In late, late August, we adopted an English Bulldog named Mona, who so far has been pretty well behaved in all consideration and, despite barking at me the first time we met, she has grown much friendlier in the meantime.

My attendance at various ASIFA-East events has been slightly curtailed this year because of school. A couple of events I would have loved to attend were on nights where class was in session and with the pace we were going at, I just couldn’t afford to take a night off. The sad thing is that I was all set to attend a board meeting when a deadline at work popped up. I didn’t leave the office till 9 o’clock that night so suffice to say, I didn’t make it.

So, what does the coming year hold? Hopefully more of the same, although I am most looking forward to a trip to Ireland in July 🙂

End of August Things That I Missed

Yes, I missed all of last week due to the unfortunate collision of events that forced the ol’ blog to take a back seat for a bit. Anyway, here’s a synopsis on things I missed and my thoughts on each:

Disney Ditching the Annie Awards

Normally I strive to avoid anything that borders on the political because let’s face it, I’m from Ireland, where politics might well have been invented at some point in the past. Nonetheless, it is disheartening to hear that Disney has yanked their support for the Annie Awards. This does not preclude their films from entering, and they are likely to continue to show up in the future.

It is the belief of many both in and outside the industry that the motivation for this abrupt announcement is that rival studio Dreamworks has somehow ‘bought’ recent awards through their granting an ASIFA-Hollywood membership to every employee, thus ensuring that they are more than adequately represented come awards season.

There is nothing wrong with a company gifting professional memberships on its employees. My company does it (and I assure you, with the prices they’re charging, I’m perfectly happy to let them do it) and plenty of others do too. ASIFA is one of the few professional associations for animators and the industry at large that has a fairly large presence. The question arises as to why Disney does not do the same. Perhaps they feel that coughing up for memberships will not necessarily encourage greater participation by employees in the organisation which would in turn result in an economic loss overall for the company. I can only hope that this isn’t the case.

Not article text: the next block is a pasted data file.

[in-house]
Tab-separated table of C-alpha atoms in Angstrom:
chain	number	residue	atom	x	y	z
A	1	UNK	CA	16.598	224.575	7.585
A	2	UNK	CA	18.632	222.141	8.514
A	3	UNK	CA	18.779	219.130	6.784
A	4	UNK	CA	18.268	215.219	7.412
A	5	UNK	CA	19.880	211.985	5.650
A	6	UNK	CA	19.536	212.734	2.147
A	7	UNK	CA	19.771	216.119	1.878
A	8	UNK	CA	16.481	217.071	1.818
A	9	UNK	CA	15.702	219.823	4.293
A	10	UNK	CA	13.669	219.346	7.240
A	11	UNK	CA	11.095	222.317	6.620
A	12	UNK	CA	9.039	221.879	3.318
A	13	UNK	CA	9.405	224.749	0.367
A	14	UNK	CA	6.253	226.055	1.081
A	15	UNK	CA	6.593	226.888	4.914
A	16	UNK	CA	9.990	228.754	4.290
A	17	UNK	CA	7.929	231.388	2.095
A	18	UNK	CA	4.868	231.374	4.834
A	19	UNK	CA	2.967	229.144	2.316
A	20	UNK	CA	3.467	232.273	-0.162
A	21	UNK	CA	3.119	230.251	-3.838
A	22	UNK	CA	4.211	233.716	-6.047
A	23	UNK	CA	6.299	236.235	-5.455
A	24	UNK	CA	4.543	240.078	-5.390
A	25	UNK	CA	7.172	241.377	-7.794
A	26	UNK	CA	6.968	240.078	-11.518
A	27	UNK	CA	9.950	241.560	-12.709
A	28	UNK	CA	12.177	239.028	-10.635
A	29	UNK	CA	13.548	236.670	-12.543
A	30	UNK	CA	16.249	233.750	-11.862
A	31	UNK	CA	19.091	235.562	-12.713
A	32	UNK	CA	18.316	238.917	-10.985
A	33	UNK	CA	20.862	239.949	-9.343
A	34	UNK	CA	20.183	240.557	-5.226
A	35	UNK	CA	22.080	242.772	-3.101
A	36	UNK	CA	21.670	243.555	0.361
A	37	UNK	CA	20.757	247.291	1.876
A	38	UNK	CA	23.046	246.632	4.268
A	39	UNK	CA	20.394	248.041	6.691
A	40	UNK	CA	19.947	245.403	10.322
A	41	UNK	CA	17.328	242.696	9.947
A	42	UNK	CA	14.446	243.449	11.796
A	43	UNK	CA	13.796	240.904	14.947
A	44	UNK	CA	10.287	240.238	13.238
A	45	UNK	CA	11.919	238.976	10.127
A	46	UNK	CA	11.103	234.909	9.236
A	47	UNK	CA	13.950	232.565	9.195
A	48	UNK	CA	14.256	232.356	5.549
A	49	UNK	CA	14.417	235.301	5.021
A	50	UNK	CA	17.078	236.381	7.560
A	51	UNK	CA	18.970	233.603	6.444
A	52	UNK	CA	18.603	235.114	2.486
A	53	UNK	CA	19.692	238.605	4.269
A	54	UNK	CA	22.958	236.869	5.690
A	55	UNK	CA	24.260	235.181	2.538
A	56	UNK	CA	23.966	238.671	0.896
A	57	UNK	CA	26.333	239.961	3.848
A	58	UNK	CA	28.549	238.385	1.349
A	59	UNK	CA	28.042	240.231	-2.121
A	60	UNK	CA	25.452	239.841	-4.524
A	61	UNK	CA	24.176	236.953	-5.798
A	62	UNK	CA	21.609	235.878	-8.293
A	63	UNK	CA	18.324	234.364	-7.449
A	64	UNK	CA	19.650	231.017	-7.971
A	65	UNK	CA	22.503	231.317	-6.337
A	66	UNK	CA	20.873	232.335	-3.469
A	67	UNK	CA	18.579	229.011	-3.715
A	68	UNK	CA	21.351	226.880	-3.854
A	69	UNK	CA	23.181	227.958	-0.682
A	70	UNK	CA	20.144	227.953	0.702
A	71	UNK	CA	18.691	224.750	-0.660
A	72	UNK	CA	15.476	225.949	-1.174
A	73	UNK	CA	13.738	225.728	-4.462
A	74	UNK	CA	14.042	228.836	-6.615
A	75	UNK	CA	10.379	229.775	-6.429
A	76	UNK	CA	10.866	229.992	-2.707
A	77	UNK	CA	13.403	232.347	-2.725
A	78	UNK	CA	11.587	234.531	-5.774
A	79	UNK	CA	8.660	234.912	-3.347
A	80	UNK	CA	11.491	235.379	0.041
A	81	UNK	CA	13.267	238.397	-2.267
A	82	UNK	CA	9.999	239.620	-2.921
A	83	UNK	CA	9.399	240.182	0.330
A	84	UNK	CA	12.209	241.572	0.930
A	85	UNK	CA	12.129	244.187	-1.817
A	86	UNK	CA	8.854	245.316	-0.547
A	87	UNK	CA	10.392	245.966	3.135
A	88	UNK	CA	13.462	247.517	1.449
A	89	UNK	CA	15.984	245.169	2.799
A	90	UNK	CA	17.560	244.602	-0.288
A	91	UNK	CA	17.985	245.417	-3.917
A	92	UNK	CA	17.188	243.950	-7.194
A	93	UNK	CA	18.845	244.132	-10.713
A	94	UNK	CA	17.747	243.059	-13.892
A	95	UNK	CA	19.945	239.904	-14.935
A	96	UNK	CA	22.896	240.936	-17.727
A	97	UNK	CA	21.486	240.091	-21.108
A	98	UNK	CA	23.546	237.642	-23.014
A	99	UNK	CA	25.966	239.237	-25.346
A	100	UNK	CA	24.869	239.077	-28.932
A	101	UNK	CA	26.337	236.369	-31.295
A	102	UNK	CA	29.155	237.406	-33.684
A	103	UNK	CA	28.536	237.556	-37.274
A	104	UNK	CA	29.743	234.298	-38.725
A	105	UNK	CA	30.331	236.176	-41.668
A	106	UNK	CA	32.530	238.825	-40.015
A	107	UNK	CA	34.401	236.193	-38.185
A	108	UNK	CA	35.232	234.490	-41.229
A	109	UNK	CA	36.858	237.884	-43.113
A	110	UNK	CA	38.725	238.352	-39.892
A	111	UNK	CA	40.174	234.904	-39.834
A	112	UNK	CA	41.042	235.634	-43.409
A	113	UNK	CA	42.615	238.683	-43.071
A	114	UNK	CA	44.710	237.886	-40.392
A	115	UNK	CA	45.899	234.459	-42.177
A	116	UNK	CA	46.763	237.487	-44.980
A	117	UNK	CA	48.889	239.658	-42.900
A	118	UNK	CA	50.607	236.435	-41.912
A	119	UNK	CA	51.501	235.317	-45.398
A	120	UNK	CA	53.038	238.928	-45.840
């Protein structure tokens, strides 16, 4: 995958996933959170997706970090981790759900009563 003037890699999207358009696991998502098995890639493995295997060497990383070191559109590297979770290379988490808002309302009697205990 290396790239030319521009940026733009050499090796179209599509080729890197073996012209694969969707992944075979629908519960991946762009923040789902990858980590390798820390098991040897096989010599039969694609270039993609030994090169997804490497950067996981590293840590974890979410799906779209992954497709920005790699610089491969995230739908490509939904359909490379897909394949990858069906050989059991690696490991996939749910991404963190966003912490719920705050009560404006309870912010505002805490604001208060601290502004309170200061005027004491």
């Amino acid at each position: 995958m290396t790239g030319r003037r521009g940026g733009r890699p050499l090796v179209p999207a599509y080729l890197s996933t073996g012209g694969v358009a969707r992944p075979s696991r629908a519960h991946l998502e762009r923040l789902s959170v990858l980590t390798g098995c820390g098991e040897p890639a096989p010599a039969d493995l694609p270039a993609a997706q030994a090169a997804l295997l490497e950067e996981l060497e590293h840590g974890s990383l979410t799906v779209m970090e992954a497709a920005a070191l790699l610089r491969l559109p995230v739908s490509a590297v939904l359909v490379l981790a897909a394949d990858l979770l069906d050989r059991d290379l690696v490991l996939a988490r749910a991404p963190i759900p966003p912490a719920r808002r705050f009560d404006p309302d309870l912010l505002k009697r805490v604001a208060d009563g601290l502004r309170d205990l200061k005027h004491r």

I would like to believe that Dreamworks is not trying to play the system. Sadly, Annie Awards are rarely even mentioned in a film’s marketing materials, let alone nominations. So what is the point in amping up your chances of a win if it’s only industry professionals that take notice? Personally, I prefer to look at the hard numbers to sperate the successful from the mediocre when it comes to the business (personally, performanec matters diddly when it comes to what I love).

There is little point in sqabbling over such petty occurrances. It makes Disney look bad for pulling out and it puts ASIFA-Hollwood on the defensive for not real reason, all the while Dreamworks wisely keeps its mouth shut. In the end, everyone loses without exception.

The Passing of Kihachiro Kawamoto and Satoshi Kon

This week saw the passing of two legendary Japanese animators. I was not so much familar with Kihachiro Kawamoto, but from what i have read, he seems to have been one of those rare people who truly mastered his craft. Satoshi Kon was one of Japan’s most famous 2-D animators who also achieved widespread critical acclaim in the West.

The passing of these two gentlemen does not signal the beginning of the end for their respective styles of animation. If the past has taught us anything, it is that someone will emerge to fill the space left behind.

The Baltimore Comic-Con

I was just there yesterday (albeit it early) so I missed the apparent dust-up between Harvey Award winner Mark Waid and the legendary Sergio Argones. It seems Argones was upset about Waid’s support for putting comics in the public domain or something along those lines.

And sitting right next tom him was none other than Don Rosa, from whom I managed to procure a copy of the plans for Scrooge McDuck’s Money Bin. I found it rather apt that he gave me my change in the form of dollar coins

Tip of the Hat

Goes to the great folks over at Animation Ireland for putting a post by yours truly on the front page. Thanks guys, I guess I owe you all a round of pints next time I’m back home 😉

Animation in Other Countries